The last time I knitted a cake I received an overwhelmingly positive response. This increased even more when I shared a photograph of the lady who received the cake seeing it for the first time. Not only did her delight come across as utterly genuine and heartwarming, but her vitality for a woman who had just turned 90 was clear for all to see. Clearly, finding delight in everyday things is the secret of youthfulness.
So I was delighted to be asked to make another cake with a knitting theme. I was asked by a friend of my partner, who also happens to be the parent of one of my pupils (how positively mortifying for my poor pupil). Tracy wanted me to make a knitting themed cake for her mum’s 70th birthday. Her mum has recently had a serious health scare and lives a few hours away from the family, so it’s been an anxious time for them all. She wanted a bespoke cake to surprise her with on her special day.
The cake had to be pink and blue to represent both grandsons and granddaughters. I have to say it took me a while, some Google and YouTube searches, and some suggestions from my ex-Navy partner with details of his knowledge of knot work before I discovered how to create this two tone knitted effect. For the record, he found the solution, so all credit to the fancy rope training of our Merchant Navy!
I have made a short video of how to plait with two colours and four strands to create this effect. Let’s just say that the good people of YouTube need not lose sleep worrying over my video skills. Apologies for the quality of the video, but I felt it only fair to include some visual instructions about what to do, so here goes.
I used fondant rolled out into long, thin sausage shapes, pinched together at one end. Try not to use too much icing sugar on your board as it will dry out the fondant and you won’t get the required traction to roll out as easily. Because it is fondant, it is obviously very soft and not very strong, so you have to work quickly but gently. The more you do, the better rythym you’ll find and your speed will pick up. It’s also more important to ensure the pattern matches up as it’s more obvious with two colours when it doesn’t.
The other tricky element of this design is getting the plaits to meet in a neat central point on the top. I achieved this by making every three or four plaits whole and tapering the ones in between with a sharp knife. If you have any flaws on the top you can always use your balls of fondant wool to cover them. I made these from balls of icing, left to firm up overnight, with long, rolled out sausages of icing placed over them.
I placed the plaited icing directly onto a chilled buttercreamed cake, brushing it with a little vanilla vodka to ensure it adhered.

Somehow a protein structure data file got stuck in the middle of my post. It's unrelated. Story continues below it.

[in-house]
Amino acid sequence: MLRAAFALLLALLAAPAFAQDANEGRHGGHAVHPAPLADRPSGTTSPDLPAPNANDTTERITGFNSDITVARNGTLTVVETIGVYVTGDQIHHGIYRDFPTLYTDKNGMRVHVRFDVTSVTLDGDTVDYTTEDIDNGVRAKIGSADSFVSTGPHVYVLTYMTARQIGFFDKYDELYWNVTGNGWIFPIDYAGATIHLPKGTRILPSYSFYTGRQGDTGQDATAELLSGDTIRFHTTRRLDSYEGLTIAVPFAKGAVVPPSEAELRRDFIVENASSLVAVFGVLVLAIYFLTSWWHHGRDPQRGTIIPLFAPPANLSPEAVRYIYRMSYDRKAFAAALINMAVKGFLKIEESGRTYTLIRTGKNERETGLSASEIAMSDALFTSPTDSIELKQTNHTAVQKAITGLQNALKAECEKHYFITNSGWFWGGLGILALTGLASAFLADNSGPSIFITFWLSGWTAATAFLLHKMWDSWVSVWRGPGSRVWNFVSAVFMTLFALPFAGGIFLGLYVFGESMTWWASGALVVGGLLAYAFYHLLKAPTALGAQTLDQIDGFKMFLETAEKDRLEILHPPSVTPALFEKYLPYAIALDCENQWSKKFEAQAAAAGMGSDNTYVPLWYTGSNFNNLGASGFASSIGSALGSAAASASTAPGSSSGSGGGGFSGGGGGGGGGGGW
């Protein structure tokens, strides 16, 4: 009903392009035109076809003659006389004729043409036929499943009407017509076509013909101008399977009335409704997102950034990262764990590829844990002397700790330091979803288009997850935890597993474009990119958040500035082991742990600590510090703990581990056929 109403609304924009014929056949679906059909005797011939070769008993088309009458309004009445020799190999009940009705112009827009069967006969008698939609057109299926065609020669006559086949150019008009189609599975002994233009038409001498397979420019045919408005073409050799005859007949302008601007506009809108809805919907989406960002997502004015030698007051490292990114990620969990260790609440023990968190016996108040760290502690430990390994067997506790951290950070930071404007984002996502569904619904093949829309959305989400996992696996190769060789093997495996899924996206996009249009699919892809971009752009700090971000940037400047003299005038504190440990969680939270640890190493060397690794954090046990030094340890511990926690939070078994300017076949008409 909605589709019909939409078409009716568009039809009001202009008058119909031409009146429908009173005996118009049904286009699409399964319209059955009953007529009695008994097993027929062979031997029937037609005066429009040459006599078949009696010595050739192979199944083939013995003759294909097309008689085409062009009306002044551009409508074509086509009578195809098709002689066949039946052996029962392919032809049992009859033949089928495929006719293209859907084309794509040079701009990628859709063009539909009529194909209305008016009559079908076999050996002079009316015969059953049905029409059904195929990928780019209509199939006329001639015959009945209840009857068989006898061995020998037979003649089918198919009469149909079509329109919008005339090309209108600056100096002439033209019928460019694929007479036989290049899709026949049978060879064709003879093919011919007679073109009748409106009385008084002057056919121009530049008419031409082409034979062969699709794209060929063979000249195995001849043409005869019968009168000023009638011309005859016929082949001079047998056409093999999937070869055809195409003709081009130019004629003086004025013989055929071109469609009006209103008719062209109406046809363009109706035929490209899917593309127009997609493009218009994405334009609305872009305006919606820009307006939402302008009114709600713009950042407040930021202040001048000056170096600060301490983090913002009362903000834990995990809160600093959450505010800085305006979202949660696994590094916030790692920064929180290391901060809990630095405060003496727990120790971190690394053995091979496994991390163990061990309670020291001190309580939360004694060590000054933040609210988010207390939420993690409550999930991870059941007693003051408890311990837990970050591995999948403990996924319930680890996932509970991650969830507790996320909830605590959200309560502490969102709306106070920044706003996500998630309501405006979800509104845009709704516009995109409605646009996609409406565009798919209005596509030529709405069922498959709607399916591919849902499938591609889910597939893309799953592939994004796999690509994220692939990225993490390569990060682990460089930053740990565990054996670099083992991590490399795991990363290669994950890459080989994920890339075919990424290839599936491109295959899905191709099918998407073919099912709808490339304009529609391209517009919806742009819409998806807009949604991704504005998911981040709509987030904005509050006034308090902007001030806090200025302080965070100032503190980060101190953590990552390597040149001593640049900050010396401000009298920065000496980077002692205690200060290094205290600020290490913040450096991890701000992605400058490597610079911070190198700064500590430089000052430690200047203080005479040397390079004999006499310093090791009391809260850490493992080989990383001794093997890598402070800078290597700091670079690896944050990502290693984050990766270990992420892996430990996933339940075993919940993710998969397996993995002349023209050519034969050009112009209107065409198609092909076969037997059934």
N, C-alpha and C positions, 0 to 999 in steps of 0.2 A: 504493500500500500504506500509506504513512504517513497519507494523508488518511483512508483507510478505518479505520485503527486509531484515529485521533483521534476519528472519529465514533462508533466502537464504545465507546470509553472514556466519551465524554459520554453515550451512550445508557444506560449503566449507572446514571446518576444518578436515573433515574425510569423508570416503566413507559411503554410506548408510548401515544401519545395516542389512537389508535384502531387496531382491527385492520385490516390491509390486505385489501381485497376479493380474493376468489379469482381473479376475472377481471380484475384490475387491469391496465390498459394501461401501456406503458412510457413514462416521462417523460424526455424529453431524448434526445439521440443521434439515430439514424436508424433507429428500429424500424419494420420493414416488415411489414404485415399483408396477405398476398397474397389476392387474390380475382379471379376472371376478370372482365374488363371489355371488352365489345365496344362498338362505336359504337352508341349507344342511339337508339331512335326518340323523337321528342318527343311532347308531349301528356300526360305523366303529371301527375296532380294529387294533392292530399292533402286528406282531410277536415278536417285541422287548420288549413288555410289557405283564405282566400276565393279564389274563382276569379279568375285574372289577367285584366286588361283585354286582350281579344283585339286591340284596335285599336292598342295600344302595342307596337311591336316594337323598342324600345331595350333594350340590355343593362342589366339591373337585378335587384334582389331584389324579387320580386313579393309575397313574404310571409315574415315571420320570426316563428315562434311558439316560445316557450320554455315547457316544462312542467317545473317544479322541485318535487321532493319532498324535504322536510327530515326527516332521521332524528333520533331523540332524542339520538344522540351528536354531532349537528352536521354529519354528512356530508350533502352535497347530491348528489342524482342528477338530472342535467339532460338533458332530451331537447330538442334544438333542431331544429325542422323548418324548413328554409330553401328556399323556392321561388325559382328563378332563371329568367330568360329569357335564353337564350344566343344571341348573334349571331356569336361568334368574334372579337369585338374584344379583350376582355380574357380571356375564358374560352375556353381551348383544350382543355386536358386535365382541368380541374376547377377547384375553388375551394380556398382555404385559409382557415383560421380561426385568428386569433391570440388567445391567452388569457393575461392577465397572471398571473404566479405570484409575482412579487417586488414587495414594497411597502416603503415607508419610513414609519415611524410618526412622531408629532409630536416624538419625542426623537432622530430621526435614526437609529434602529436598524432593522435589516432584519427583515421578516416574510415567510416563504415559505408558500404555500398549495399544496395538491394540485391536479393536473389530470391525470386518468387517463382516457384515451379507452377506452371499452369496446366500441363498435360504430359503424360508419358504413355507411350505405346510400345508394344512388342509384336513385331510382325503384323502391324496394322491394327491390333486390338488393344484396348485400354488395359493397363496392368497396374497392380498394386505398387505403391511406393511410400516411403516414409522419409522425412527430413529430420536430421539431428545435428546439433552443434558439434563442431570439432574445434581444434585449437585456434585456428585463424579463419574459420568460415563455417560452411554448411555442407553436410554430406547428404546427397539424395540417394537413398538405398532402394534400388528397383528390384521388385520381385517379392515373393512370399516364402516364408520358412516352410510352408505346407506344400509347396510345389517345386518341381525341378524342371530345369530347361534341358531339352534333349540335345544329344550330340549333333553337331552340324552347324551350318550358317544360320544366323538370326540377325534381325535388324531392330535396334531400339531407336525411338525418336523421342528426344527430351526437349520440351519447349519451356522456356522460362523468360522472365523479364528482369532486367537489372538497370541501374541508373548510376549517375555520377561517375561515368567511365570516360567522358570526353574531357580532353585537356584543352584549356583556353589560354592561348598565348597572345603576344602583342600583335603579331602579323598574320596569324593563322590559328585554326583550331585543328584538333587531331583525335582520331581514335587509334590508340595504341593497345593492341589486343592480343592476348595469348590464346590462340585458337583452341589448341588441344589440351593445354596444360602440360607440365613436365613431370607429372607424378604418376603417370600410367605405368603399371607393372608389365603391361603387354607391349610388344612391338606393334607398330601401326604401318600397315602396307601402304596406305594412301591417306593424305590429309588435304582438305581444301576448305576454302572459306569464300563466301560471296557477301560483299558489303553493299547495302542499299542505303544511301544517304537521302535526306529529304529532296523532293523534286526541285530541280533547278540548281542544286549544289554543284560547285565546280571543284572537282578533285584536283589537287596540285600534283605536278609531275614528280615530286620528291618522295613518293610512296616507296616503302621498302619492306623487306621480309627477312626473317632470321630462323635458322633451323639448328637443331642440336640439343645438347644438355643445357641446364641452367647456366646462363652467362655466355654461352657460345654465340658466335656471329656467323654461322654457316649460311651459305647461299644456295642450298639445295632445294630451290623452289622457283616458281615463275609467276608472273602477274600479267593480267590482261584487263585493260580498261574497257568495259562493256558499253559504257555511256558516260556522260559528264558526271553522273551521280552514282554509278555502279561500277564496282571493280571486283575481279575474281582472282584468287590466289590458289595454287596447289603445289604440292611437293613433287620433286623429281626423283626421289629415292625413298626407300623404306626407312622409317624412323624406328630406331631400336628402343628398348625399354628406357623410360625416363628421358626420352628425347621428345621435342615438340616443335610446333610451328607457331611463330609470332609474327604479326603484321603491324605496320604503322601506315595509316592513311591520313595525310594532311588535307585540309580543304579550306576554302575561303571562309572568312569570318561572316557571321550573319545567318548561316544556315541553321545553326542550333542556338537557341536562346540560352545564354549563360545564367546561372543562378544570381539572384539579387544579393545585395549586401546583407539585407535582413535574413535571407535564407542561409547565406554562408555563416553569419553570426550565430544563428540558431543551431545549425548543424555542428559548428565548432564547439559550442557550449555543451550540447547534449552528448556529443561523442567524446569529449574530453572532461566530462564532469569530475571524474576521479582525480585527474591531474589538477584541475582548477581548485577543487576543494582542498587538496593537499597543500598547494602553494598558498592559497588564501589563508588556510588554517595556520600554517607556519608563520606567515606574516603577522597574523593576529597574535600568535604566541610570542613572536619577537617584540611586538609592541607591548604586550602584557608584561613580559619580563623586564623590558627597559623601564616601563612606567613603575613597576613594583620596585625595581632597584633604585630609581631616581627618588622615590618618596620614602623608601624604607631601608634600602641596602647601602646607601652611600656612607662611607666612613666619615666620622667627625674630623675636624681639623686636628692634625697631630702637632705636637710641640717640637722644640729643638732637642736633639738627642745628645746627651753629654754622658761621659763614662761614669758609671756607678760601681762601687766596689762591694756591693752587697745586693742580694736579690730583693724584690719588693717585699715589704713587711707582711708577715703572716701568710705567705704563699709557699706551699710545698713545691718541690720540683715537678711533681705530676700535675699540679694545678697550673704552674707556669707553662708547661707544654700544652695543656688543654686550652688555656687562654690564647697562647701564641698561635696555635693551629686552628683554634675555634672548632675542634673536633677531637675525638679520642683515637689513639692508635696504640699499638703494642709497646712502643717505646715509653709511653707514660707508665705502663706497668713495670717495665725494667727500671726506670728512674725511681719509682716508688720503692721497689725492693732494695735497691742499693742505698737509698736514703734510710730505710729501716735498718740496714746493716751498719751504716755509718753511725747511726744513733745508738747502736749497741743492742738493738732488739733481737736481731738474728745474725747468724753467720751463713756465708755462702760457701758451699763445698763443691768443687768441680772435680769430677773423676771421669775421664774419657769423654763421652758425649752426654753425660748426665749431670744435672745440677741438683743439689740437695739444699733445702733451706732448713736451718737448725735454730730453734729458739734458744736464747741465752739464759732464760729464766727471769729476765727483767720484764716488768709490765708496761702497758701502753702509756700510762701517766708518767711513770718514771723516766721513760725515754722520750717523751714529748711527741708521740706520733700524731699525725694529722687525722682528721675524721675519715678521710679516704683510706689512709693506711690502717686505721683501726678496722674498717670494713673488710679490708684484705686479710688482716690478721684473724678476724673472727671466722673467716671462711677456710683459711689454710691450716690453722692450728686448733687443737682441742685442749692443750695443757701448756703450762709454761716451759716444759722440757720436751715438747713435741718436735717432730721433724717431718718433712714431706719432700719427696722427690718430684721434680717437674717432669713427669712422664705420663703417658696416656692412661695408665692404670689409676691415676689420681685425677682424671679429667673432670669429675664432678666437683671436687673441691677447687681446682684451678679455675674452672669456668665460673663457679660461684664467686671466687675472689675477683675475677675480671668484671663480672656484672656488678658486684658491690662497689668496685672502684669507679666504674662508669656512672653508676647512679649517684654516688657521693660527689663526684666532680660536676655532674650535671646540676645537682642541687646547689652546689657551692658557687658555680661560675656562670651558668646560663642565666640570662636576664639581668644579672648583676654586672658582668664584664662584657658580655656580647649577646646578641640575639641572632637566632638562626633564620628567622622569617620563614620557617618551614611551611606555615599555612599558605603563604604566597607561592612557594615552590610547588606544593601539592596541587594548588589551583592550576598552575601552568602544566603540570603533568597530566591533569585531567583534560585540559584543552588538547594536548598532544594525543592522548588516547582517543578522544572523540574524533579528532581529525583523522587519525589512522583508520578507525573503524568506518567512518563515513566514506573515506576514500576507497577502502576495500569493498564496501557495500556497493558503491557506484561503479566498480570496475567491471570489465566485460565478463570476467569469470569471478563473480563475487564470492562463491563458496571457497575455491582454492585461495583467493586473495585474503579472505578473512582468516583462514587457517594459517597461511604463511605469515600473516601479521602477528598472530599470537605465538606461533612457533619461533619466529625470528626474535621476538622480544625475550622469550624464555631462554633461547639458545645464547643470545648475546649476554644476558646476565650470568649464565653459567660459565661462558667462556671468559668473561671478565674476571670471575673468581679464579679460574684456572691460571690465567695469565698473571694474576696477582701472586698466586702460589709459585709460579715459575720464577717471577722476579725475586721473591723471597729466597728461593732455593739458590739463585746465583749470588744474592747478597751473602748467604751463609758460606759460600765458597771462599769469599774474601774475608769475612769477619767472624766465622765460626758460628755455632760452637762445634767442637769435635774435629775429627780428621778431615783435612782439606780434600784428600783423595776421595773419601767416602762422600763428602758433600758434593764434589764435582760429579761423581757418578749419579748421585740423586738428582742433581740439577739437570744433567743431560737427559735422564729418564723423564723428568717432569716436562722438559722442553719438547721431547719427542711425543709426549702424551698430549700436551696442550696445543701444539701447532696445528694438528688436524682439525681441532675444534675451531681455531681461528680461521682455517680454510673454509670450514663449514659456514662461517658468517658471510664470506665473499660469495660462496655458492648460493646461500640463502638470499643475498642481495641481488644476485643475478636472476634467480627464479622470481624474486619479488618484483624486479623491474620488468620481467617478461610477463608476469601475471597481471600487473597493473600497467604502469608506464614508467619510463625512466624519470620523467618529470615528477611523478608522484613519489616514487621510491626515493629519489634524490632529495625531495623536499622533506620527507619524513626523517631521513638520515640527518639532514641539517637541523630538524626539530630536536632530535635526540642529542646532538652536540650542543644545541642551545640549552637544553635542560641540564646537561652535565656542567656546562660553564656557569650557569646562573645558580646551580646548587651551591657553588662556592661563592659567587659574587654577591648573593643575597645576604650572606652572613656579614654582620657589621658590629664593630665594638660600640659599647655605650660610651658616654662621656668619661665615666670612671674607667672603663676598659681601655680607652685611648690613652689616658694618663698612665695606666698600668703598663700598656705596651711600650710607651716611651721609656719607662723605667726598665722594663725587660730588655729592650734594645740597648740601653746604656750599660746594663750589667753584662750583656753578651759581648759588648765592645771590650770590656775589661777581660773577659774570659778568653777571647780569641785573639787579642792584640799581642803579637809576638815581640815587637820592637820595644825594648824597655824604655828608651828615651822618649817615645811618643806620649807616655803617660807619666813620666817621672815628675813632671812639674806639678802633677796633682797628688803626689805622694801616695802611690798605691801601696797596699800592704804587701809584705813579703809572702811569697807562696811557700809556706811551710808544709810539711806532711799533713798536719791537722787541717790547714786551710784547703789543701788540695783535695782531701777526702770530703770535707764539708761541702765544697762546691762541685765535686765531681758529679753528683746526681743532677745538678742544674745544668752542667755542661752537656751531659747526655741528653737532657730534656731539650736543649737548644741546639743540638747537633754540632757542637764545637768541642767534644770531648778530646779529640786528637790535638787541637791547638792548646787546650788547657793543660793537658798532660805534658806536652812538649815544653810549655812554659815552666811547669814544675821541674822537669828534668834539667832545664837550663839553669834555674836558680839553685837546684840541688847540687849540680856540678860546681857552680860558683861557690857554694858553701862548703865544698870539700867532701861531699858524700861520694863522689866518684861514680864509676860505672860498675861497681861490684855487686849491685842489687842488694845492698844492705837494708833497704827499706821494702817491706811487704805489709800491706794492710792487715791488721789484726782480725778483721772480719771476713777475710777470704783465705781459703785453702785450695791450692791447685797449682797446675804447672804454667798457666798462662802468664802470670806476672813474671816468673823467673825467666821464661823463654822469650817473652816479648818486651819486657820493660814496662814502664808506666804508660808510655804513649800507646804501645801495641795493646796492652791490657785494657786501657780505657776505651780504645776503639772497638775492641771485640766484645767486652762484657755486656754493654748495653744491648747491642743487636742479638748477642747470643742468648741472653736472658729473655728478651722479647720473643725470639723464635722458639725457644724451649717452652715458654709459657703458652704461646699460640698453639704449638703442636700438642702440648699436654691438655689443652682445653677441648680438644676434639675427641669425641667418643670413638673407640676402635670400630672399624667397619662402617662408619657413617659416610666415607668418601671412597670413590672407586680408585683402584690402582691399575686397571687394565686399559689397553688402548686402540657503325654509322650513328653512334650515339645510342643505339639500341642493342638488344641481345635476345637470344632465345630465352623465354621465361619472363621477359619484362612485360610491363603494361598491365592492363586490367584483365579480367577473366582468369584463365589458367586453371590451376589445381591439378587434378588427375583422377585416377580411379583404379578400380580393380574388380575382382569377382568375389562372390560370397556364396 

The knitting needles were made from flower or gum paste. They need to set firm, so they are also best made the day before. If they were very firm you could always insert them into the balls of wool for a more realistic effect.
When I delivered the cake to Tracy she was so thrilled that she embraced me. This was such an important and significant family occasion and I was deeply touched by her gratitude.
And this is one of the things that I love about making cake for other people. To help someone prepare for an important family gathering can be exciting (coming up with the design and talking through flavours and so on) and often feels like a privilege. It is moving to hear someone plan for their loved one in such a detailed fashion. When they tell me the background story of why this person is loved and precious to their family, and deserving of being treated, it warms my heart and spurs me on to design, bake and decorate something unique and worthy of them.
Tracy said her mum loved her cake, and that she was going to take some of it to the local knitting group to show them. I was delighted that I was able to help the family mark this birthday in their own way.
If anyone tells you that food is all about nutrition they’ve missed the point. Food, essential to life, *can* be about nourishment, but it also about love, sharing, communication, community and family and, is so often the case with cake, celebration. And *that* is why I love to cook and bake. I love to do that for my own family and friends on a daily basis and to be part of those more memorable occasions in life when we come together to share joy and happiness.